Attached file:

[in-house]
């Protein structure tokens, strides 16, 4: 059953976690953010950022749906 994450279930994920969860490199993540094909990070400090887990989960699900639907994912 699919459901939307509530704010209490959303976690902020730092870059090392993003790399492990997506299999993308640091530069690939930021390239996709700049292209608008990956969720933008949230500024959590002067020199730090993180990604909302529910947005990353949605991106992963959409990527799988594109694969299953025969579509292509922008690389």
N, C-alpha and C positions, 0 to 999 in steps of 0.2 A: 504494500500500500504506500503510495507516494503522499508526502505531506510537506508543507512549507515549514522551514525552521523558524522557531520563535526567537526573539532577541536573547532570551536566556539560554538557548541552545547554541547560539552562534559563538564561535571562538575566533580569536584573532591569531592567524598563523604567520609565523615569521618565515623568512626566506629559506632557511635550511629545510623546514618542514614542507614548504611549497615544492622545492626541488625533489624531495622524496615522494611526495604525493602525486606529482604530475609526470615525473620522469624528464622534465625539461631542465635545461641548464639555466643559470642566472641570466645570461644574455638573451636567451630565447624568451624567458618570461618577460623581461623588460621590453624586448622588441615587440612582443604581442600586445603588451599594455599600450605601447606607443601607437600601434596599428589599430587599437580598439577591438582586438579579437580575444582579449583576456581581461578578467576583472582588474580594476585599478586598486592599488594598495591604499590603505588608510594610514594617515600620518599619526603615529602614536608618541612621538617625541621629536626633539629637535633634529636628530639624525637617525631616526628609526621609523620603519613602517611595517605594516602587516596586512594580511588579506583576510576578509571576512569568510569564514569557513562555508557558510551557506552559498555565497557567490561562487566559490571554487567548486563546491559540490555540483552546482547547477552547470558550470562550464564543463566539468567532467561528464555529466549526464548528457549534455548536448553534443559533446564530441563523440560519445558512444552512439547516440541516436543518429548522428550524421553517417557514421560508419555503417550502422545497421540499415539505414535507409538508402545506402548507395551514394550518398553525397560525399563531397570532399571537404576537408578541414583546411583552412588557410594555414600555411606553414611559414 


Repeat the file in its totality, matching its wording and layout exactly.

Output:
[in-house]
């Protein structure tokens, strides 16, 4: 059953976690953010950022749906 994450279930994920969860490199993540094909990070400090887990989960699900639907994912 699919459901939307509530704010209490959303976690902020730092870059090392993003790399492990997506299999993308640091530069690939930021390239996709700049292209608008990956969720933008949230500024959590002067020199730090993180990604909302529910947005990353949605991106992963959409990527799988594109694969299953025969579509292509922008690389």
N, C-alpha and C positions, 0 to 999 in steps of 0.2 A: 504494500500500500504506500503510495507516494503522499508526502505531506510537506508543507512549507515549514522551514525552521523558524522557531520563535526567537526573539532577541536573547532570551536566556539560554538557548541552545547554541547560539552562534559563538564561535571562538575566533580569536584573532591569531592567524598563523604567520609565523615569521618565515623568512626566506629559506632557511635550511629545510623546514618542514614542507614548504611549497615544492622545492626541488625533489624531495622524496615522494611526495604525493602525486606529482604530475609526470615525473620522469624528464622534465625539461631542465635545461641548464639555466643559470642566472641570466645570461644574455638573451636567451630565447624568451624567458618570461618577460623581461623588460621590453624586448622588441615587440612582443604581442600586445603588451599594455599600450605601447606607443601607437600601434596599428589599430587599437580598439577591438582586438579579437580575444582579449583576456581581461578578467576583472582588474580594476585599478586598486592599488594598495591604499590603505588608510594610514594617515600620518599619526603615529602614536608618541612621538617625541621629536626633539629637535633634529636628530639624525637617525631616526628609526621609523620603519613602517611595517605594516602587516596586512594580511588579506583576510576578509571576512569568510569564514569557513562555508557558510551557506552559498555565497557567490561562487566559490571554487567548486563546491559540490555540483552546482547547477552547470558550470562550464564543463566539468567532467561528464555529466549526464548528457549534455548536448553534443559533446564530441563523440560519445558512444552512439547516440541516436543518429548522428550524421553517417557514421560508419555503417550502422545497421540499415539505414535507409538508402545506402548507395551514394550518398553525397560525399563531397570532399571537404576537408578541414583546411583552412588557410594555414600555411606553414611559414 